Blogger: Janet Kobobel Grant
What’s it really like to work as an editor at a publishing house? As is true for every job that’s complex and layered, until you experience it, you can’t really know.
But one aspect of being an editor that those looking at the position from the outside don’t tend to “get” is that an editor has considerable pressure to acquire only projects that make a profit. The higher the profit, the more secure the editor’s job–for that is what is at stake, the job.
Of course it’s silly to place the responsibility for the success or failure of a project solely on an editor. So many hands are set to the task to produce a book, its accompanying marketing and publicity plans, and its buy-in with retailers of all sorts, that no one person makes or breaks the book. Not to mention that publishing is an exceedingly subjective business and–barring the assurance of publishing an author whose status is so established that one would have to work to create a dud–forecasting which book will turn a profit resembles dropping coins in slot machines.
Yet an acquisitions editor is tasked with finding the right manuscripts. Therefore, the decisions the editor makes regarding what the publishing committee sees determine, in many ways, the fate of the publishing house.
The questions an editor must weigh before taking a project to the committee are:
- Does this match the “personality” of the publishing house? One of the odd things about publishing is that two houses can take the same manuscript, and it can succeed beautifully for one house and fail miserably for the other. It’s not that one publisher is more competent than the other, but rather each publisher can generally succeed with a book that has a certain “feel,” but the other publisher just can’t pull a profit with that kind of book. An editor needs to innately grasp what sort of book will work for this house. (I’m not, by the way, talking about genre or category when I say it takes a certain kind of book. This is a more ephemeral quality that goes beyond the neat boundaries of categories.)
- What subjects work well for this publishing house? What writing styles? And what approaches to a topic? One publisher does well with more in-depth looks at a subject while another publisher creates lighter fare. One publisher just can’t get memoirs to work while another creates best-seller after best-seller. A publisher that doesn’t stay true to its identity in what it acquires has lost its focus. While that sounds easy to identify, an editor has to have good instincts to get it right.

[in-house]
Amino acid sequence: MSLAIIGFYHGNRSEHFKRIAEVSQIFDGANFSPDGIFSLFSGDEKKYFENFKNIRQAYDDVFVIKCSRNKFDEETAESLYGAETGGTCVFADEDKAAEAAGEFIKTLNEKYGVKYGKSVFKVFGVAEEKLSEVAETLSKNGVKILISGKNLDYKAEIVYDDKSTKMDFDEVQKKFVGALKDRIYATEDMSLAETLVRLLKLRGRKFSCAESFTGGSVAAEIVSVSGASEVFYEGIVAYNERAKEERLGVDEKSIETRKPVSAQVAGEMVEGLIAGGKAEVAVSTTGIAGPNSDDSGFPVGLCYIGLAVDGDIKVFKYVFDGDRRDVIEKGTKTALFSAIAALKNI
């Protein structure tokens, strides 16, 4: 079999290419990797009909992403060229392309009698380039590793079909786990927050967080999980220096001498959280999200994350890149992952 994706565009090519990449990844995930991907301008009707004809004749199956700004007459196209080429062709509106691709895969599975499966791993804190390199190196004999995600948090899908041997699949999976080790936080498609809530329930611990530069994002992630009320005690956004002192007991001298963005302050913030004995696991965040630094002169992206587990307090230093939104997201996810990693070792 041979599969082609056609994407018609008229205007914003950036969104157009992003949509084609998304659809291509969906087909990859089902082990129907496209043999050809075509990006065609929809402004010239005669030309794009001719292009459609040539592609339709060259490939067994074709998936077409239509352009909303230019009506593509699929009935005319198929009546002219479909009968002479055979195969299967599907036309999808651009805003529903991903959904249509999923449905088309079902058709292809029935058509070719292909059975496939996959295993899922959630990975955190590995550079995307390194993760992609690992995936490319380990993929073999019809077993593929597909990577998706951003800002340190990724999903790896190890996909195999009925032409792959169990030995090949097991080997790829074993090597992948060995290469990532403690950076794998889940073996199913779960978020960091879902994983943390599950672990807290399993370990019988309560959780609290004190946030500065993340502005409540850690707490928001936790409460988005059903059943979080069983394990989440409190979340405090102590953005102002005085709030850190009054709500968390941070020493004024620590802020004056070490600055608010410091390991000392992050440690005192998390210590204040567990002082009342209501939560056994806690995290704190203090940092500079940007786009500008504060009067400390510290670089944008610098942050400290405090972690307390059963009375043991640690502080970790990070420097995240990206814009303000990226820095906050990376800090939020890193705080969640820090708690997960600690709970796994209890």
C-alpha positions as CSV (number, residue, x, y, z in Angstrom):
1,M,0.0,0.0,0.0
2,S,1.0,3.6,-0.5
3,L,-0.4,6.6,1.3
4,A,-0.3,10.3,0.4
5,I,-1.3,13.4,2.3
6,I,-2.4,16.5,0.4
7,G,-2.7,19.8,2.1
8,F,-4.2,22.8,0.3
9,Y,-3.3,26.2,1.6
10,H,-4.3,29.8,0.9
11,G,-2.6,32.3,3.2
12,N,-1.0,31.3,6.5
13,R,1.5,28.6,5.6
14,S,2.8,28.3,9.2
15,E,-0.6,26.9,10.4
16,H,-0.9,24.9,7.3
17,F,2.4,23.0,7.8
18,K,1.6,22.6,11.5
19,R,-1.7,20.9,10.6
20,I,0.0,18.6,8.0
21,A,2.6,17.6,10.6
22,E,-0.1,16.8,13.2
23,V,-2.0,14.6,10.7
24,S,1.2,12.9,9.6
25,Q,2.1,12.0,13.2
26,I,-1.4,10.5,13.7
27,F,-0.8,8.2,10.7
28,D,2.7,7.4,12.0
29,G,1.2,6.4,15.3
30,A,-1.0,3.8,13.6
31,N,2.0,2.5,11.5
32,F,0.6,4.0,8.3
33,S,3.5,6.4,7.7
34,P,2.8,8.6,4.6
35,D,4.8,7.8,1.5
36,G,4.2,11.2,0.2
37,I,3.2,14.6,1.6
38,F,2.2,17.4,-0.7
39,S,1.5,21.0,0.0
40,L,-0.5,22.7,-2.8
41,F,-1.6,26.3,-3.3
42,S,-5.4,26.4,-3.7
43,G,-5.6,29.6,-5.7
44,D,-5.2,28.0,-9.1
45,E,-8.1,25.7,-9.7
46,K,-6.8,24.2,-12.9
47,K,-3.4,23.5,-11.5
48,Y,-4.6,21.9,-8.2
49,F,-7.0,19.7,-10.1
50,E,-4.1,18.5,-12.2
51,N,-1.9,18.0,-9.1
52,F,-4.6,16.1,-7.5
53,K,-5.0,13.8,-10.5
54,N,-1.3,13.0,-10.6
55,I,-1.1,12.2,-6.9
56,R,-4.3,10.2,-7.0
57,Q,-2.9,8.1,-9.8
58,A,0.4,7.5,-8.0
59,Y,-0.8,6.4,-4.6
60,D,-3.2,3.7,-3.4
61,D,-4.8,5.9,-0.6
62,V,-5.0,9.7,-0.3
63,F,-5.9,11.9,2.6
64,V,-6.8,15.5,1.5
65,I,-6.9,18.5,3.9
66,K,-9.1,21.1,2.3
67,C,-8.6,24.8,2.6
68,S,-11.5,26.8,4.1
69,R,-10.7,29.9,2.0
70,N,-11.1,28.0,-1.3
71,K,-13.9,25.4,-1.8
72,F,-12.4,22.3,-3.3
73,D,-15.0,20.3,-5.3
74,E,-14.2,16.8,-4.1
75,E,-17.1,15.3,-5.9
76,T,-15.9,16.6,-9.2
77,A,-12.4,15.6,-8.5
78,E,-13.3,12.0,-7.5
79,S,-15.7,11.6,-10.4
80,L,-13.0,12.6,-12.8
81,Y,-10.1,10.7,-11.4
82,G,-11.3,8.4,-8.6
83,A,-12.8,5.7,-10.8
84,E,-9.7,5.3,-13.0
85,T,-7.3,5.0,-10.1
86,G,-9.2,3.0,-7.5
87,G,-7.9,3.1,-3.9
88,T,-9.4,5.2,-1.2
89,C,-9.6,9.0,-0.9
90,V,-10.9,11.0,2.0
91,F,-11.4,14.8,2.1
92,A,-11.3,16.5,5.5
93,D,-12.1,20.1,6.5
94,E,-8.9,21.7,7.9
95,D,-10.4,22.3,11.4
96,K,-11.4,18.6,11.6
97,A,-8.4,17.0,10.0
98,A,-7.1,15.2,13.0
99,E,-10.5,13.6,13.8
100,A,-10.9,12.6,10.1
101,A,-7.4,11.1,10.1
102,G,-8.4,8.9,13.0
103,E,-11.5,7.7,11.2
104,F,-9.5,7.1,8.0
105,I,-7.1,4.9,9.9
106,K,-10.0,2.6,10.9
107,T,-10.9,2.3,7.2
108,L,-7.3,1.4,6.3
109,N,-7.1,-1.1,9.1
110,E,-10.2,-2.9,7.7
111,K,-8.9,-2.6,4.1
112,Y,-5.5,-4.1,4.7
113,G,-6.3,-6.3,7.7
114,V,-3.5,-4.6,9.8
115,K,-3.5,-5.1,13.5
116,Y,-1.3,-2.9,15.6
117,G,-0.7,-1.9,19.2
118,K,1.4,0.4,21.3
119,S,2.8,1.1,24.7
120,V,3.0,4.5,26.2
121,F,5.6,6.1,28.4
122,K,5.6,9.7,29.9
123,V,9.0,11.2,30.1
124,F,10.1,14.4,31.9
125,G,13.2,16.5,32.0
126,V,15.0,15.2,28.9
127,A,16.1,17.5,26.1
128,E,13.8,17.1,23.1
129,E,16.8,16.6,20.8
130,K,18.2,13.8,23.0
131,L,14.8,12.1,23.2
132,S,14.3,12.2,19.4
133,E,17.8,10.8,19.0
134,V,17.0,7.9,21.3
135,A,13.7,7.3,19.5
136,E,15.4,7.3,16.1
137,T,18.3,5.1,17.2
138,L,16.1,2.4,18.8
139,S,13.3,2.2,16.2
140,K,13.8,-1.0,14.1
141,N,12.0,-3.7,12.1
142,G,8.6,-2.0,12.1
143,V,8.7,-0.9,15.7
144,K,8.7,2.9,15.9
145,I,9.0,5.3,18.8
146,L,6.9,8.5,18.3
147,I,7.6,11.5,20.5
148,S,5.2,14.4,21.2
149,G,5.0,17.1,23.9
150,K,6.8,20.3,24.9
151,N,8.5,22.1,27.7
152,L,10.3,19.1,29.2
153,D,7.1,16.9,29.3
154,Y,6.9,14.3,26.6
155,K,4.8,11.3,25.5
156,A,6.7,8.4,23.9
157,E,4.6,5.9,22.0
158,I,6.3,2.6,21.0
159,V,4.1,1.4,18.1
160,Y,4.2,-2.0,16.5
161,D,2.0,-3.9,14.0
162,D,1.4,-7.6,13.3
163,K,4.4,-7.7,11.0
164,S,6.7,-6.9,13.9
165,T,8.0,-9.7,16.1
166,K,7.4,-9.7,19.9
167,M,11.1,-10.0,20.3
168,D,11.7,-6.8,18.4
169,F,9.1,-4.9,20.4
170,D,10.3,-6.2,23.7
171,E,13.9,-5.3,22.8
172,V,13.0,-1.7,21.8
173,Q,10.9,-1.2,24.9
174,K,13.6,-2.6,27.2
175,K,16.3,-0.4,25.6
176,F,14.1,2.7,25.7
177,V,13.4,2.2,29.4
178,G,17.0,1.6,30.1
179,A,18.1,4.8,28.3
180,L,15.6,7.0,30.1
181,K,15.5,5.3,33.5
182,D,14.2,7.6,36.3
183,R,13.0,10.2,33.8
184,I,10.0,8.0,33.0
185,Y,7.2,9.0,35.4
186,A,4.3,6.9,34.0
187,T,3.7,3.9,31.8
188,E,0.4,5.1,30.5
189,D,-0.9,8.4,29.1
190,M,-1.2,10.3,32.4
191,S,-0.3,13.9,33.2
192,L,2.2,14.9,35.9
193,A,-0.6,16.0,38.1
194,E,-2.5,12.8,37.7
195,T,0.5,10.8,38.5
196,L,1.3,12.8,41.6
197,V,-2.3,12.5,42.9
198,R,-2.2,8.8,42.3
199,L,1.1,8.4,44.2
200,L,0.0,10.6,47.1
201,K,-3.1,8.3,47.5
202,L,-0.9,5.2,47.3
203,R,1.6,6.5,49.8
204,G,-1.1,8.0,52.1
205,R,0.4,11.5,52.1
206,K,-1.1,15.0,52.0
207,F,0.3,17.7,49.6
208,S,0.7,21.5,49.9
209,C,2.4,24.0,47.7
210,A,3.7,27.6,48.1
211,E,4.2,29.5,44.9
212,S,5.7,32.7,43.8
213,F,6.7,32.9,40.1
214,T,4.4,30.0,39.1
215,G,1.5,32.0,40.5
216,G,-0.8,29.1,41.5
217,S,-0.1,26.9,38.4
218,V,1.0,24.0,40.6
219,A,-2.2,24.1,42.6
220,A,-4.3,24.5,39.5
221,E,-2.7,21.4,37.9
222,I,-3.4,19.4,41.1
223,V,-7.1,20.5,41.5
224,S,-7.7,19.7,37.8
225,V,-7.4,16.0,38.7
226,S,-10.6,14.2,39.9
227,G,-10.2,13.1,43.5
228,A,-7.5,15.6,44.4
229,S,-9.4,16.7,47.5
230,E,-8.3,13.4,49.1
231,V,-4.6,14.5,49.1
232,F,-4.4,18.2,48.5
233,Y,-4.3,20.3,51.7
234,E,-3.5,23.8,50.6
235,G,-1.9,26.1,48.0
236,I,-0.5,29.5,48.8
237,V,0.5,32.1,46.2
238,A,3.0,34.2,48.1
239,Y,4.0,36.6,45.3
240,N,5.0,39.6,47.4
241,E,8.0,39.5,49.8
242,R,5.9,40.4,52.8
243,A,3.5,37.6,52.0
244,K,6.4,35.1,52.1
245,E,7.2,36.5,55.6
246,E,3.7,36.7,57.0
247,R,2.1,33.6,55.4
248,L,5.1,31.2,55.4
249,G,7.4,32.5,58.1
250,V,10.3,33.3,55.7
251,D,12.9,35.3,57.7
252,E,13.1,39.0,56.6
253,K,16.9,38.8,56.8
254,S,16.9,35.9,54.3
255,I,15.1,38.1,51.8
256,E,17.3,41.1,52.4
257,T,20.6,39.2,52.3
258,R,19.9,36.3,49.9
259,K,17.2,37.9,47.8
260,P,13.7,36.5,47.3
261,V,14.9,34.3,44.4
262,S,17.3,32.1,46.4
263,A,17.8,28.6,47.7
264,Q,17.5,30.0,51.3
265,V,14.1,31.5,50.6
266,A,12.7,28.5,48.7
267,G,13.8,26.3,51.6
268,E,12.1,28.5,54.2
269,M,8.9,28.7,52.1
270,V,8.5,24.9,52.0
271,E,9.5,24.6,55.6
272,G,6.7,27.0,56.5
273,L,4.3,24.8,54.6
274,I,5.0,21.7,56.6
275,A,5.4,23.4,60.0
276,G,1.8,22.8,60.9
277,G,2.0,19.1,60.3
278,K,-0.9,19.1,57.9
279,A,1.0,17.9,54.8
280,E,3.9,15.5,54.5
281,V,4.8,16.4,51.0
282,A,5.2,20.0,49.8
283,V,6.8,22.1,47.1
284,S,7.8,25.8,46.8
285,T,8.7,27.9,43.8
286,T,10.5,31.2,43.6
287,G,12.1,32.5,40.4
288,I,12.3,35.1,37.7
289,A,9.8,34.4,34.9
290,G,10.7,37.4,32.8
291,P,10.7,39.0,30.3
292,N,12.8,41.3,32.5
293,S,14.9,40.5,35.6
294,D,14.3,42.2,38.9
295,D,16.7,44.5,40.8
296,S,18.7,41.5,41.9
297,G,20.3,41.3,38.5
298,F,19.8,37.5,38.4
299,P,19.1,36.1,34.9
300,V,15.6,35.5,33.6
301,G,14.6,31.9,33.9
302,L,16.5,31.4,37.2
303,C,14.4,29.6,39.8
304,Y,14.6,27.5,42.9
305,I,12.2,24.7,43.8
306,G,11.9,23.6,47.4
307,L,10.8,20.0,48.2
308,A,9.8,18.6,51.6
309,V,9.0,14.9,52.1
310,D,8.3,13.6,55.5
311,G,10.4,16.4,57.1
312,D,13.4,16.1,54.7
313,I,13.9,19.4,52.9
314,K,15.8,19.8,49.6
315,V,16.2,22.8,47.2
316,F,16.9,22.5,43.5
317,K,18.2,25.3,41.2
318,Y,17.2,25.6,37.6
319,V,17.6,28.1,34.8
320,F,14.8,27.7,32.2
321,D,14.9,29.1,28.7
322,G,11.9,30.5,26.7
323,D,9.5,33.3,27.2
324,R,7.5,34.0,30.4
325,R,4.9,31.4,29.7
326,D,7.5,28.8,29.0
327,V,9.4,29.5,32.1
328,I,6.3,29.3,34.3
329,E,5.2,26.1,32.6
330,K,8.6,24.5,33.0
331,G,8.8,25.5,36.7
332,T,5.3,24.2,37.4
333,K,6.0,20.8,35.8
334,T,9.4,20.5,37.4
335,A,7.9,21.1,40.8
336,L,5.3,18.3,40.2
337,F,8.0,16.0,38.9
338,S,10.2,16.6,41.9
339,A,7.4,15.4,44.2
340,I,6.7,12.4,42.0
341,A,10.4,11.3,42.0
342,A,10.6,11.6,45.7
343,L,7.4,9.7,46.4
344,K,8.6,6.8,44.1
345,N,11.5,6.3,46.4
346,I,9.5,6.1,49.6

- Is the writing and structure of the book strong? If an editor can’t judge these core issues, he or she will acquire projects that either will end up as lesser offerings or require so much time to get them in shape that they are deemed wrong choices.
- Does the book’s content provide readers some benefit, be that insight into life or just a good laugh? If the manuscript circles all around a subject, even if it’s charmingly written, but never lands on a reason to exist…well, the editor shouldn’t be wooed by writing alone.
- Does the project appeal to an audience the publisher knows how to reach? The editor must select material that the marketing and sales staff can successfully deliver to the audience that wants it. It does no good to decide to publish a book that targets a homeschooling audience if the publisher has no idea where to find those book buyers or how to convince them to buy your book.
- What marketing strategies and sensibilities does the author bring? In today’s publishing climate, it’s a rare manuscript that a publisher will even seriously look at if the author can’t show his or her ability to connect directly with a significant number of potential readers. Editors know a simple truth: If the answer to this question–out of all those the editor asks–isn’t impressive, the project won’t move forward.
- Do I like this project? Do I have a vision for what it can be? This is the most elemental question for an editor, the reason the person took up the profession to begin with: For the love of a good book. And a good editor can recognize a good book when he or she sees it.
So there you have it. A quick survey of why an editor’s job is hard.
Which of the questions had you never considered before? What question do you wish an editor would ask that isn’t on the list?
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